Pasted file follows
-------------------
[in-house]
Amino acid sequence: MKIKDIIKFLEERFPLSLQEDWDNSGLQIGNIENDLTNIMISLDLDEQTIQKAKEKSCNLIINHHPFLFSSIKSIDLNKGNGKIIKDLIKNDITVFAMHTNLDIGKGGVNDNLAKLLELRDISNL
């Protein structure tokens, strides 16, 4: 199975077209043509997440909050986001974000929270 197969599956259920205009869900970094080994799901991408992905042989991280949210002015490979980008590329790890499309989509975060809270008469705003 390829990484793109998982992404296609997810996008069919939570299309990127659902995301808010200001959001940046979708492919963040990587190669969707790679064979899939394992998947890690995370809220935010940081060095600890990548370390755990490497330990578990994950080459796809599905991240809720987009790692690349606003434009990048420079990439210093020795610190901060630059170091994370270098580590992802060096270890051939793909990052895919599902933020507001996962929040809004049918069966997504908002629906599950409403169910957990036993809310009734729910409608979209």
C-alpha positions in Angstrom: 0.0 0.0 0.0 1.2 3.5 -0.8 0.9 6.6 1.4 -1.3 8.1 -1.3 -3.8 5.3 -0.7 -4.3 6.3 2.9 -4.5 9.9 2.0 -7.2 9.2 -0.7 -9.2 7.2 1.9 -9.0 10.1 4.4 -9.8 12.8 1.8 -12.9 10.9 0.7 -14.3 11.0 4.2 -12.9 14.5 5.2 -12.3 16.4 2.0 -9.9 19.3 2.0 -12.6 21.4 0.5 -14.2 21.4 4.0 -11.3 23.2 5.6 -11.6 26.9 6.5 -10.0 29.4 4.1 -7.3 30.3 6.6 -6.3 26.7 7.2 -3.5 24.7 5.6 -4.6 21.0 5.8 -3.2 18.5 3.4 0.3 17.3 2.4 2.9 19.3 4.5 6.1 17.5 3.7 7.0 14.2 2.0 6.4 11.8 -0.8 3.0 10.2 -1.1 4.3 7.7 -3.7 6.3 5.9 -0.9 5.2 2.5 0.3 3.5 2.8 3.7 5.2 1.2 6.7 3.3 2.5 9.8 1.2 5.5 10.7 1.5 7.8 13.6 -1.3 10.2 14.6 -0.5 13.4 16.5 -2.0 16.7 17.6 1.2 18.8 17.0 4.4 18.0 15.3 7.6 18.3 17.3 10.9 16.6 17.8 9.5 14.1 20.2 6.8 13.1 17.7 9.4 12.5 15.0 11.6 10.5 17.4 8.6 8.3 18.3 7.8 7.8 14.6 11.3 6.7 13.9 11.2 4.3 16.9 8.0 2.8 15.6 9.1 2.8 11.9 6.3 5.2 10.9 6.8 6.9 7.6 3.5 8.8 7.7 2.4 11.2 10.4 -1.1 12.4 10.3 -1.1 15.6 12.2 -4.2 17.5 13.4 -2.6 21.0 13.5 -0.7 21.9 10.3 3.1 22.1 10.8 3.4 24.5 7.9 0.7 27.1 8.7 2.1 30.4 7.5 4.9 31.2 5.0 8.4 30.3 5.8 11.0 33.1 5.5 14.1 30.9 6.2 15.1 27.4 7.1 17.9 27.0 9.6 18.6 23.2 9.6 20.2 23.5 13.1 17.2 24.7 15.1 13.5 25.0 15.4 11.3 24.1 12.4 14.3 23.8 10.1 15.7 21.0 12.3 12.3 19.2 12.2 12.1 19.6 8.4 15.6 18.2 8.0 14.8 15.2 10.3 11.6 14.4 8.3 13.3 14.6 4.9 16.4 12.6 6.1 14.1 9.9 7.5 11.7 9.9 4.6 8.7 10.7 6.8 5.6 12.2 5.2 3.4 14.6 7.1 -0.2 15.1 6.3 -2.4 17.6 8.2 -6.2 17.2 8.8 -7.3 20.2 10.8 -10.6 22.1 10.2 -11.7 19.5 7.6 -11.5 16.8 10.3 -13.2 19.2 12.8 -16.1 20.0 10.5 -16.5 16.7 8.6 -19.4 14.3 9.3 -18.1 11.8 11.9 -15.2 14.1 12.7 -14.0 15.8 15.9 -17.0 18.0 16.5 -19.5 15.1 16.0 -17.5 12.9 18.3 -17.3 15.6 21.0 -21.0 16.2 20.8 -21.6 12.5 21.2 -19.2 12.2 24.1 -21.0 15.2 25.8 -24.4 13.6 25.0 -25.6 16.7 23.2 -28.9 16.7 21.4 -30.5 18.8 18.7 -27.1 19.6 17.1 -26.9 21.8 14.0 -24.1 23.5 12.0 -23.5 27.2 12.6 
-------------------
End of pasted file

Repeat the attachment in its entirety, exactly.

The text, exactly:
[in-house]
Amino acid sequence: MKIKDIIKFLEERFPLSLQEDWDNSGLQIGNIENDLTNIMISLDLDEQTIQKAKEKSCNLIINHHPFLFSSIKSIDLNKGNGKIIKDLIKNDITVFAMHTNLDIGKGGVNDNLAKLLELRDISNL
């Protein structure tokens, strides 16, 4: 199975077209043509997440909050986001974000929270 197969599956259920205009869900970094080994799901991408992905042989991280949210002015490979980008590329790890499309989509975060809270008469705003 390829990484793109998982992404296609997810996008069919939570299309990127659902995301808010200001959001940046979708492919963040990587190669969707790679064979899939394992998947890690995370809220935010940081060095600890990548370390755990490497330990578990994950080459796809599905991240809720987009790692690349606003434009990048420079990439210093020795610190901060630059170091994370270098580590992802060096270890051939793909990052895919599902933020507001996962929040809004049918069966997504908002629906599950409403169910957990036993809310009734729910409608979209």
C-alpha positions in Angstrom: 0.0 0.0 0.0 1.2 3.5 -0.8 0.9 6.6 1.4 -1.3 8.1 -1.3 -3.8 5.3 -0.7 -4.3 6.3 2.9 -4.5 9.9 2.0 -7.2 9.2 -0.7 -9.2 7.2 1.9 -9.0 10.1 4.4 -9.8 12.8 1.8 -12.9 10.9 0.7 -14.3 11.0 4.2 -12.9 14.5 5.2 -12.3 16.4 2.0 -9.9 19.3 2.0 -12.6 21.4 0.5 -14.2 21.4 4.0 -11.3 23.2 5.6 -11.6 26.9 6.5 -10.0 29.4 4.1 -7.3 30.3 6.6 -6.3 26.7 7.2 -3.5 24.7 5.6 -4.6 21.0 5.8 -3.2 18.5 3.4 0.3 17.3 2.4 2.9 19.3 4.5 6.1 17.5 3.7 7.0 14.2 2.0 6.4 11.8 -0.8 3.0 10.2 -1.1 4.3 7.7 -3.7 6.3 5.9 -0.9 5.2 2.5 0.3 3.5 2.8 3.7 5.2 1.2 6.7 3.3 2.5 9.8 1.2 5.5 10.7 1.5 7.8 13.6 -1.3 10.2 14.6 -0.5 13.4 16.5 -2.0 16.7 17.6 1.2 18.8 17.0 4.4 18.0 15.3 7.6 18.3 17.3 10.9 16.6 17.8 9.5 14.1 20.2 6.8 13.1 17.7 9.4 12.5 15.0 11.6 10.5 17.4 8.6 8.3 18.3 7.8 7.8 14.6 11.3 6.7 13.9 11.2 4.3 16.9 8.0 2.8 15.6 9.1 2.8 11.9 6.3 5.2 10.9 6.8 6.9 7.6 3.5 8.8 7.7 2.4 11.2 10.4 -1.1 12.4 10.3 -1.1 15.6 12.2 -4.2 17.5 13.4 -2.6 21.0 13.5 -0.7 21.9 10.3 3.1 22.1 10.8 3.4 24.5 7.9 0.7 27.1 8.7 2.1 30.4 7.5 4.9 31.2 5.0 8.4 30.3 5.8 11.0 33.1 5.5 14.1 30.9 6.2 15.1 27.4 7.1 17.9 27.0 9.6 18.6 23.2 9.6 20.2 23.5 13.1 17.2 24.7 15.1 13.5 25.0 15.4 11.3 24.1 12.4 14.3 23.8 10.1 15.7 21.0 12.3 12.3 19.2 12.2 12.1 19.6 8.4 15.6 18.2 8.0 14.8 15.2 10.3 11.6 14.4 8.3 13.3 14.6 4.9 16.4 12.6 6.1 14.1 9.9 7.5 11.7 9.9 4.6 8.7 10.7 6.8 5.6 12.2 5.2 3.4 14.6 7.1 -0.2 15.1 6.3 -2.4 17.6 8.2 -6.2 17.2 8.8 -7.3 20.2 10.8 -10.6 22.1 10.2 -11.7 19.5 7.6 -11.5 16.8 10.3 -13.2 19.2 12.8 -16.1 20.0 10.5 -16.5 16.7 8.6 -19.4 14.3 9.3 -18.1 11.8 11.9 -15.2 14.1 12.7 -14.0 15.8 15.9 -17.0 18.0 16.5 -19.5 15.1 16.0 -17.5 12.9 18.3 -17.3 15.6 21.0 -21.0 16.2 20.8 -21.6 12.5 21.2 -19.2 12.2 24.1 -21.0 15.2 25.8 -24.4 13.6 25.0 -25.6 16.7 23.2 -28.9 16.7 21.4 -30.5 18.8 18.7 -27.1 19.6 17.1 -26.9 21.8 14.0 -24.1 23.5 12.0 -23.5 27.2 12.6 